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The US Senate has prohibited to the US Department of Defence to buy weapons from Russia’s arms exporter – Rosoboronexport. According to the US Senate the reason is that Moscow supplies weapons to Syria. Experts hope that US President Barack Obama would veto the Senate proposal.
The Russian side has repeatedly assured the international community that it does not supply weapons to Syria, the Rossiyskaya Gazeta daily recalls. Moscow stresses that it is completing obligations under the previously signed contracts on the repair of military equipment that the country has and does not provide any other assistance to Damascus other than humanitarian. Russia’s position on the Syrian conflict is well known in the world: the situation in Syria should be settled exclusively through diplomatic methods. Russian Deputy Foreign Minister Sergei Ryabkov, commenting on the US Senate decision, said that “the entry into force of the US ban on contracts with Rosoboronexport could harm US-Russian cooperation.”
Experts interviewed by the Rossiyskaya Gazeta newspaper are convinced the decision of the US senators may inflict not only political, but also direct material damage to military cooperation between Moscow and Washington.
The Novye Izvestia daily emphasises that as a result of the ban, Pentagon’s purchases of the Russian Mi-17 combat helicopters for Afghanistan worth about 1 billion dollars could be put at risk.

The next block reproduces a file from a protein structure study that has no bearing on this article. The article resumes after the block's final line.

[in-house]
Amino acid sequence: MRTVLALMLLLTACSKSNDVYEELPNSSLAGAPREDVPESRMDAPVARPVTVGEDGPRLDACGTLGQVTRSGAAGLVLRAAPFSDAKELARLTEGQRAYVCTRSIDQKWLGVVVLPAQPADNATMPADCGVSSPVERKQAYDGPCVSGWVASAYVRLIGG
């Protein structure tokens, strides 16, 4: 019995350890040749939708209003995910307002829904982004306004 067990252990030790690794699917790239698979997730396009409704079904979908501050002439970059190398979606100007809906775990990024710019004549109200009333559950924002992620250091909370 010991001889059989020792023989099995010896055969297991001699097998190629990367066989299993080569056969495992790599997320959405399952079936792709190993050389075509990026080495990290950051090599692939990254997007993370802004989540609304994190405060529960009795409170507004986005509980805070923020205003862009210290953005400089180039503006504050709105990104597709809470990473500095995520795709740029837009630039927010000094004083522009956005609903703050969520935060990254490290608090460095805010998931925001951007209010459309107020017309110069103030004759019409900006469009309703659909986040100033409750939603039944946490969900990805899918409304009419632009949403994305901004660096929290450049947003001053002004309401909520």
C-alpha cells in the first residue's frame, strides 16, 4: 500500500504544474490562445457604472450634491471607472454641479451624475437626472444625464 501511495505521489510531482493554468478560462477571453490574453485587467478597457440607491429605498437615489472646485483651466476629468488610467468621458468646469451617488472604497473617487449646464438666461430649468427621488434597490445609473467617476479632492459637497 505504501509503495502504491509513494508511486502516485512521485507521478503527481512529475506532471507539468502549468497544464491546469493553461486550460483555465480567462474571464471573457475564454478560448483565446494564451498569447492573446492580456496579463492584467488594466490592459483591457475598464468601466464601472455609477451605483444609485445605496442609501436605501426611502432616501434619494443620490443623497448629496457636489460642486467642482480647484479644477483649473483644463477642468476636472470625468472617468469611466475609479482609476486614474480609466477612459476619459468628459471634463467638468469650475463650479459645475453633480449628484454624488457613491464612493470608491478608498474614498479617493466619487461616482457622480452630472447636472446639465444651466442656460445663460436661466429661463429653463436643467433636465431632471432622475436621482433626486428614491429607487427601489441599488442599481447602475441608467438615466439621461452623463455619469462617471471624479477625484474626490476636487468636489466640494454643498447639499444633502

Director of the Centre for Analysis of Strategies and Technologies Ruslan Pukhov in a commentary to the newspaper calls the decision of the US senators illogical. “It will create more problems for the Americans who will soon have to leave Afghanistan and hand over the responsibilities related to the country’s security to the Afghan people,” the expert said. In his view, the retraining of pilots and maintenance personnel in the event of replacement of the Russian equipment with Western will take too long and will cost the American treasury much more that the use of low-maintenance and familiar to the Afghans Mi-17 helicopters. “This is why the Pentagon opposes breaking the helicopter deal with Moscow,” Pukhov stated.
The newspaper recalls that the US government has already used to suspend deals with Rosoboronexport – it was done in 2006–2010 over suspicions of the transfer of missile technology to Iran. The restrictions were lifted in 2010 after Russia supported the UN Security Council sanctions against the country.
Rosoboronexport has not officially commented the decision of the UAS Senate. A Kommersant source close to the Russian military-technical cooperation system said that “all the deliveries to Syria were legal and the sold weapons were purely defensive.” He recalled that the UN Security Council has not imposed any sanctions on Damascus.
Another source of the publication believes that after the re-election of Barack Obama, escalating of tensions with Russia would run contrary to his interests. “There is the hope that the US president would veto the proposal of the US senators,” he said. “This will reduce tensions in the bilateral relationship.” In any case, Russian military experts believes that the American ban will not affect the earlier concluded contracts, and in the future it will be possible to get round it. Director of the Centre for Analysis of Strategies and Technologies Ruslan Pukhov offers such an option: “We should exclude Rosoboronexport from the scheme and deliver the equipment through another intermediary.”